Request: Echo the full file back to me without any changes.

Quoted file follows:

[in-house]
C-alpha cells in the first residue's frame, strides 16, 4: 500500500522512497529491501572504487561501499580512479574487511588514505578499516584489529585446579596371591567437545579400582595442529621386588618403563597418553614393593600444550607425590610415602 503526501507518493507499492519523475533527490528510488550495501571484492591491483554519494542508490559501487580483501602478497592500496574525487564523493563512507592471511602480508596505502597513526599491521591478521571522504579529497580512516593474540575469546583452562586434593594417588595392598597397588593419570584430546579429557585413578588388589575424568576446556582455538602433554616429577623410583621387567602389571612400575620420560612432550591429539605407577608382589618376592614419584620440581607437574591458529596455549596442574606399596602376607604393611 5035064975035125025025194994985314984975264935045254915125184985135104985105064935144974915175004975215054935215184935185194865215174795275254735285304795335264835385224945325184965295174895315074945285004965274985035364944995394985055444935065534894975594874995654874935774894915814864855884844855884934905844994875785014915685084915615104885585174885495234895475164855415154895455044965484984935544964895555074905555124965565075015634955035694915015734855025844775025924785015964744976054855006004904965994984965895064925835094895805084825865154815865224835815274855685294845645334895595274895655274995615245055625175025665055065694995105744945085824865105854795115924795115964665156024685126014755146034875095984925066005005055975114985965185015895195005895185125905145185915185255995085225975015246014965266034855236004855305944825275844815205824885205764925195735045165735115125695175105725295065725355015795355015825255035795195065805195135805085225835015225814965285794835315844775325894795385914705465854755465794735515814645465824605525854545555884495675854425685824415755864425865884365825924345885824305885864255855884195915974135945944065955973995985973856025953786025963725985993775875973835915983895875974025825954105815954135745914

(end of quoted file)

[in-house]
C-alpha cells in the first residue's frame, strides 16, 4: 500500500522512497529491501572504487561501499580512479574487511588514505578499516584489529585446579596371591567437545579400582595442529621386588618403563597418553614393593600444550607425590610415602 503526501507518493507499492519523475533527490528510488550495501571484492591491483554519494542508490559501487580483501602478497592500496574525487564523493563512507592471511602480508596505502597513526599491521591478521571522504579529497580512516593474540575469546583452562586434593594417588595392598597397588593419570584430546579429557585413578588388589575424568576446556582455538602433554616429577623410583621387567602389571612400575620420560612432550591429539605407577608382589618376592614419584620440581607437574591458529596455549596442574606399596602376607604393611 5035064975035125025025194994985314984975264935045254915125184985135104985105064935144974915175004975215054935215184935185194865215174795275254735285304795335264835385224945325184965295174895315074945285004965274985035364944995394985055444935065534894975594874995654874935774894915814864855884844855884934905844994875785014915685084915615104885585174885495234895475164855415154895455044965484984935544964895555074905555124965565075015634955035694915015734855025844775025924785015964744976054855006004904965994984965895064925835094895805084825865154815865224835815274855685294845645334895595274895655274995615245055625175025665055065694995105744945085824865105854795115924795115964665156024685126014755146034875095984925066005005055975114985965185015895195005895185125905145185915185255995085225975015246014965266034855236004855305944825275844815205824885205764925195735045165735115125695175105725295065725355015795355015825255035795195065805195135805085225835015225814965285794835315844775325894795385914705465854755465794735515814645465824605525854545555884495675854425685824415755864425865884365825924345885824305885864255855884195915974135945944065955973995985973856025953786025963725985993775875973835915983895875974025825954105815954135745914